1. Orlando

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    2. Glint's Organizational Development Science Team Featured at 2017 SIOP Conference / Glint's Experts to Present Sessions on The Future of Remote Work, Trends in Work-life Research and Driving Action Around Engagement

      Glint's Organizational Development Science Team Featured at 2017 SIOP Conference / Glint's Experts to Present Sessions on The Future of Remote Work, Trends in Work-life Research and Driving Action Around Engagement
      ...compelling sessions at the Society for Industrial and Organizational Psychology's (SIOP) annual conference in Orlando this week. They will share their expert opinions on a variety of critical topics related to employee e...
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  2. About Orlando

    The Orlando-Kissimmee, Florida, Metropolitan Statistical Area (MSA), also known as the Orlando Area, Metro Orlando or (more colloquially) Greater Orlando, is the state of Florida's third most populated metropolitan region, and the 27th-largest metro area in the United States. The MSA consists of Lake, Osceola, Orange and Seminole Counties. The Orlando Area has a population of 1,984,855 according to the U.S. Census Bureau 2006 population estimates. The size of the city of Orlando is very unusual for a metropolitan area of its size since most of the inhabitants of the area live in the suburbs and surrounding areas in Orange and Seminole counties, whereas the total population of the city proper is only 213,223 people (2005 estimate).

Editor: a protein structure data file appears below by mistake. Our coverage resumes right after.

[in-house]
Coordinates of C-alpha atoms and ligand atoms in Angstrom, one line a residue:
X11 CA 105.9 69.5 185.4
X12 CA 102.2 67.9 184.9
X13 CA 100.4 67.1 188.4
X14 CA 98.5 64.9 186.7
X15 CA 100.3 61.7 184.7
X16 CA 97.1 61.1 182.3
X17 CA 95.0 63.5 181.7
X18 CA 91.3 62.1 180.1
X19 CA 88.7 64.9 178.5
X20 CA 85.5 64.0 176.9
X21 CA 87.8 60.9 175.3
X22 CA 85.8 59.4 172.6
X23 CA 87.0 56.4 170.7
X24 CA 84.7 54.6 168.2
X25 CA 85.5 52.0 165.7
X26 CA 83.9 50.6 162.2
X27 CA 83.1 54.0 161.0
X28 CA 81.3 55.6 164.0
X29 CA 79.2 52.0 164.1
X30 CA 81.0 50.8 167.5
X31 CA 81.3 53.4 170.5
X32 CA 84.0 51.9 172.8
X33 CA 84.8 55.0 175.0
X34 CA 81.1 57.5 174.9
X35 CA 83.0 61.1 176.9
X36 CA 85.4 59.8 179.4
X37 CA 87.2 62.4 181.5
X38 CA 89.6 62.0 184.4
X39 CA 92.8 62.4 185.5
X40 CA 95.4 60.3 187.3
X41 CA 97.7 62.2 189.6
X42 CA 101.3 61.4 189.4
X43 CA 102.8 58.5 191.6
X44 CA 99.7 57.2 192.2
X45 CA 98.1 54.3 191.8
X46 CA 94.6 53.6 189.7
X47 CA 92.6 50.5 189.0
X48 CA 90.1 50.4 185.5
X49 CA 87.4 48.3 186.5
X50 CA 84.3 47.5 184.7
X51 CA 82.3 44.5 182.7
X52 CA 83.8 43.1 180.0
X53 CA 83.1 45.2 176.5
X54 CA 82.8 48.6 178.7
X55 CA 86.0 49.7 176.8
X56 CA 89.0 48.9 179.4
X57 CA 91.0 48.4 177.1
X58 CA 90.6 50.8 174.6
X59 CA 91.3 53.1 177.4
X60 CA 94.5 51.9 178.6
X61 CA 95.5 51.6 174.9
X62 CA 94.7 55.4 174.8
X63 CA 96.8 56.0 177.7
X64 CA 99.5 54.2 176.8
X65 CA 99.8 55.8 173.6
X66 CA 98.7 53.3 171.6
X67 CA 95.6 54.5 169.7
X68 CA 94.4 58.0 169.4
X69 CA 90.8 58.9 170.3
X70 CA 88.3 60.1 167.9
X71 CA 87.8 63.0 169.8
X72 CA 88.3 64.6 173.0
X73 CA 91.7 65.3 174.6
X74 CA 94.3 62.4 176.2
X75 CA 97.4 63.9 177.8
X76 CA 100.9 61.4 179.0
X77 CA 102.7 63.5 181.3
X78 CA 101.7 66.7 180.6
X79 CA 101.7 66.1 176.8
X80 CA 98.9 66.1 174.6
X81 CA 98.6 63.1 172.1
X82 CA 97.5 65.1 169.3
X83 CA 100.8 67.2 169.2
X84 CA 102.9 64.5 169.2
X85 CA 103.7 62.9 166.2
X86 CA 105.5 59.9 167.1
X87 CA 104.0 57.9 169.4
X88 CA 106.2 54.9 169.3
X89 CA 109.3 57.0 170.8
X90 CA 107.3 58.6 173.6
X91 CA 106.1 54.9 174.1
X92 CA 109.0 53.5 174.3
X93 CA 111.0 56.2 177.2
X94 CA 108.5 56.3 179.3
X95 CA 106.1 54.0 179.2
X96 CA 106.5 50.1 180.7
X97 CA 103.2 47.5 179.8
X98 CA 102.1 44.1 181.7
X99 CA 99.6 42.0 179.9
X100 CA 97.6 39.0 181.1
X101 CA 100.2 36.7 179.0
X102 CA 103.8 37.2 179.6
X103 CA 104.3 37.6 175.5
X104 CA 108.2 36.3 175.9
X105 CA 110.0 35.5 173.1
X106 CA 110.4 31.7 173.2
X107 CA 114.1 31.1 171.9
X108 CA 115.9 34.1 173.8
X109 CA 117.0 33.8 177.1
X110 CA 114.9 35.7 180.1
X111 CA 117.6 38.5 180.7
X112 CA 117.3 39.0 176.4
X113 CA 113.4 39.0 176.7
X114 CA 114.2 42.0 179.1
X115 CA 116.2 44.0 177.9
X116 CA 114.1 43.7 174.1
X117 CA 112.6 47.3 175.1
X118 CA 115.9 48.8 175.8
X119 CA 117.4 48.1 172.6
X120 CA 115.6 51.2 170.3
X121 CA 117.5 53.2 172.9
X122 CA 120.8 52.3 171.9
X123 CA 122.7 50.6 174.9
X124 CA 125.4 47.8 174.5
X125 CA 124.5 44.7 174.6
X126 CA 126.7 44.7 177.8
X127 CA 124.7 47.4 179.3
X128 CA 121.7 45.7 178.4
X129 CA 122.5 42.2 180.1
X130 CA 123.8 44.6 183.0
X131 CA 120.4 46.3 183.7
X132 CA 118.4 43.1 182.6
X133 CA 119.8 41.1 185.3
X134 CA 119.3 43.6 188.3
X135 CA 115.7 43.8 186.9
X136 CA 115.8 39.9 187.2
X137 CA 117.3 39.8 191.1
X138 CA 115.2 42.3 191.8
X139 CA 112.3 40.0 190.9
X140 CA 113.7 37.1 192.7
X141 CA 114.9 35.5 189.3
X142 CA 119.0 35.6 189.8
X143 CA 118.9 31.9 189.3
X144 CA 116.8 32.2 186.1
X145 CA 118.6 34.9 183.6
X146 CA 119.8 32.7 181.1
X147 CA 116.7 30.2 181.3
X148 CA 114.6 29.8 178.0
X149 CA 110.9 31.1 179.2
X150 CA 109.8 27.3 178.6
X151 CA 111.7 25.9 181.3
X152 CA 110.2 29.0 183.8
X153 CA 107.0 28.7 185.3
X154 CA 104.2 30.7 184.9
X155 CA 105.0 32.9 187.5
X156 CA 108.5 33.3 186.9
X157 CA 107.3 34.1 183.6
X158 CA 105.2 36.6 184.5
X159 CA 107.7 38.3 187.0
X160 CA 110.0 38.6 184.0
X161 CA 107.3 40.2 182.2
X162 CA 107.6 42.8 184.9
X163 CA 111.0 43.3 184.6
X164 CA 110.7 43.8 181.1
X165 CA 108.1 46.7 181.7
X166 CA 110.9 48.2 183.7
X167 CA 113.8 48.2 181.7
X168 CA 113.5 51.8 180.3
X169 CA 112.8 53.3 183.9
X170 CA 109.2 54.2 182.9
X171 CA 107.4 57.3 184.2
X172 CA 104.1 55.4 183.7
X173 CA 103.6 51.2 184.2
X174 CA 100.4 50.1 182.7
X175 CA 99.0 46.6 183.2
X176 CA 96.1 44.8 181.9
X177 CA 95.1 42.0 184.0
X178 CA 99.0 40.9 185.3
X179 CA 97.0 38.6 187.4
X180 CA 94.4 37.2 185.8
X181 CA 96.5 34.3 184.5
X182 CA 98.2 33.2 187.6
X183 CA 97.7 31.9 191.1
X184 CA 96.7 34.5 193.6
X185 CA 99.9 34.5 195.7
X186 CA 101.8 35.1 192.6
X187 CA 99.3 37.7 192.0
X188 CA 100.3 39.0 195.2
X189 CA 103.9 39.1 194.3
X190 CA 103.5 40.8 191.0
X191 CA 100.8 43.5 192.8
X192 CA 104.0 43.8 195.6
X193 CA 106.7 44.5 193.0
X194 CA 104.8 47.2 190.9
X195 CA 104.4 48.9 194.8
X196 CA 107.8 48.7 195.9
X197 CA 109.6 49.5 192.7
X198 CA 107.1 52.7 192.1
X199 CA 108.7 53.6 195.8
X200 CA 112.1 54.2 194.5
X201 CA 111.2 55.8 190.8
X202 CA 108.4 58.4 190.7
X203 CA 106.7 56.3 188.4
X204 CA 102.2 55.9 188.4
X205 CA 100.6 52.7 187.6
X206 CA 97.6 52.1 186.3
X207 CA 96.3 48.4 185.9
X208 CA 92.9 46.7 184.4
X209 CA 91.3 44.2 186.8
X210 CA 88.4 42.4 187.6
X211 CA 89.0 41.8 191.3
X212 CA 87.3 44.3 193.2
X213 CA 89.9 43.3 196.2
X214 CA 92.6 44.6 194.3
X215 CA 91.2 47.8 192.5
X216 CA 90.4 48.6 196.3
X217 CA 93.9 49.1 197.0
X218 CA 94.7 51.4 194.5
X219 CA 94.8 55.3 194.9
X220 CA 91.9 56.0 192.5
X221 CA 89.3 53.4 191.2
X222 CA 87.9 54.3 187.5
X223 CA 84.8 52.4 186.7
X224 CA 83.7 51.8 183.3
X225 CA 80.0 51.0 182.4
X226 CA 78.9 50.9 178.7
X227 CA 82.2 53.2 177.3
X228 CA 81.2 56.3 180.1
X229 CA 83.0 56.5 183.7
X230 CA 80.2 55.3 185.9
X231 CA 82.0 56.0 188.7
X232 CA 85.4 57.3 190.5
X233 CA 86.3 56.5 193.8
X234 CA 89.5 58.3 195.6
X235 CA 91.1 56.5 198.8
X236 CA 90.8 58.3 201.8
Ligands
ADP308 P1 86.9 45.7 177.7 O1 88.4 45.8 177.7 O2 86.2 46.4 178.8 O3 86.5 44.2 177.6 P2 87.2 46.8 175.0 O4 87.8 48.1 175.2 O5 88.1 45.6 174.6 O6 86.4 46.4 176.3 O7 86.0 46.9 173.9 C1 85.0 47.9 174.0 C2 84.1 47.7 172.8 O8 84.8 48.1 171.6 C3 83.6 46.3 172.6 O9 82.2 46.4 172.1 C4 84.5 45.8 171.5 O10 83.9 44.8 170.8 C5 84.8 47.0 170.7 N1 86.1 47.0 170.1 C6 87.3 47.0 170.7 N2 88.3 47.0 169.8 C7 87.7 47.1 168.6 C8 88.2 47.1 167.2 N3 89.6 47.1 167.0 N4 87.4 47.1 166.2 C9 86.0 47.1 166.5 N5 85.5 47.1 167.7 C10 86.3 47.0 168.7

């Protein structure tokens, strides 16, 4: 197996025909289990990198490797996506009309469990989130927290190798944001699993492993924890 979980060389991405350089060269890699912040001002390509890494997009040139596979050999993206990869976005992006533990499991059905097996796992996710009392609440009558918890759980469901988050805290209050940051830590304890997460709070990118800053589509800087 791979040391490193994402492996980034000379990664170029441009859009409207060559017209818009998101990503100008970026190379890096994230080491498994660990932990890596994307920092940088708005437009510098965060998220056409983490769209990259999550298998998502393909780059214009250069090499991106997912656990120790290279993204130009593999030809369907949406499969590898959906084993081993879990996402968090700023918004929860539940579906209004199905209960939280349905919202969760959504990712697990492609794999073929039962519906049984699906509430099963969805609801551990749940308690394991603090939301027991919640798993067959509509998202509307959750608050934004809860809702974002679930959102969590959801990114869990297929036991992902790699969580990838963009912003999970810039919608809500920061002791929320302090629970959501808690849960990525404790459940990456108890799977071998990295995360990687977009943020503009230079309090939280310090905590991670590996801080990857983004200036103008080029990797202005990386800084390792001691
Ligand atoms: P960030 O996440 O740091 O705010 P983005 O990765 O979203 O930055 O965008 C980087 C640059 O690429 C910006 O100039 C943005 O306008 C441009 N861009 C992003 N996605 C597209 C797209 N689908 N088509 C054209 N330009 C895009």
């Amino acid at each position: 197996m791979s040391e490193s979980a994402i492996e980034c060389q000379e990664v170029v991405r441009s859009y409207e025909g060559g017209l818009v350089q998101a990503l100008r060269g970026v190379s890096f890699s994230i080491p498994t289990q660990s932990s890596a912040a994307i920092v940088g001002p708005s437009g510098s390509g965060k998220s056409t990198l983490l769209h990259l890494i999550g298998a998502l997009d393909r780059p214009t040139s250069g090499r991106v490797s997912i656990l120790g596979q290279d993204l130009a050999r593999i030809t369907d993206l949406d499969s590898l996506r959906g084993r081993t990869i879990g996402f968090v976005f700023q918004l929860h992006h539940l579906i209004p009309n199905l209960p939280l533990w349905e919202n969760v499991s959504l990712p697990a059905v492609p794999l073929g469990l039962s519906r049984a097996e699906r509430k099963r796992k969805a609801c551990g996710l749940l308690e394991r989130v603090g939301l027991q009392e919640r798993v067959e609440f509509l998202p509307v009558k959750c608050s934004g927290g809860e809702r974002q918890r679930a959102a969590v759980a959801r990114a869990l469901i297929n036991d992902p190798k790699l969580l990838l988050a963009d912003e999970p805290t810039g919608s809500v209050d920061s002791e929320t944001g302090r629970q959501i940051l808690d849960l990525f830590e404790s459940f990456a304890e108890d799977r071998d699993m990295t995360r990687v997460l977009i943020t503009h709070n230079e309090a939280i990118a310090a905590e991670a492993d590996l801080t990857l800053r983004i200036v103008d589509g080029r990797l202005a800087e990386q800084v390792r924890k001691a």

The Orlando-Kissimmee MSA is also combined with the metropolitan areas of Deltona (Volusia County) and Palm Coast (Flagler County), plus the micropolitan area of The Villages (Sumter County), to create the Orlando-Deltona-Daytona Beach, Florida, Combined Statistical Area with a total population (as of 2005) of 2,633,282. [http://www.census.gov/popest/counties/tables/CO-EST2006-01-12.xls]

    Many consider Brevard County a part of Greater Orlando as well, with smaller numbers also include Indian River County. Some consider there to be a rivalry between Greater Orlando and the Tampa Bay Area over which region Polk County is part of. Polk is served by media outlets from both regions, but for now is its own metropolitan area. An in-joke within the county is Orlampa, near the exact half-way point between Downtown Tampa and Downtown Orlando along Interstate 4.

    Greater Orlando and the Tampa Bay Area combine to form the I-4 Corridor, a terminology for the entire region of the state as tied together by Interstate 4."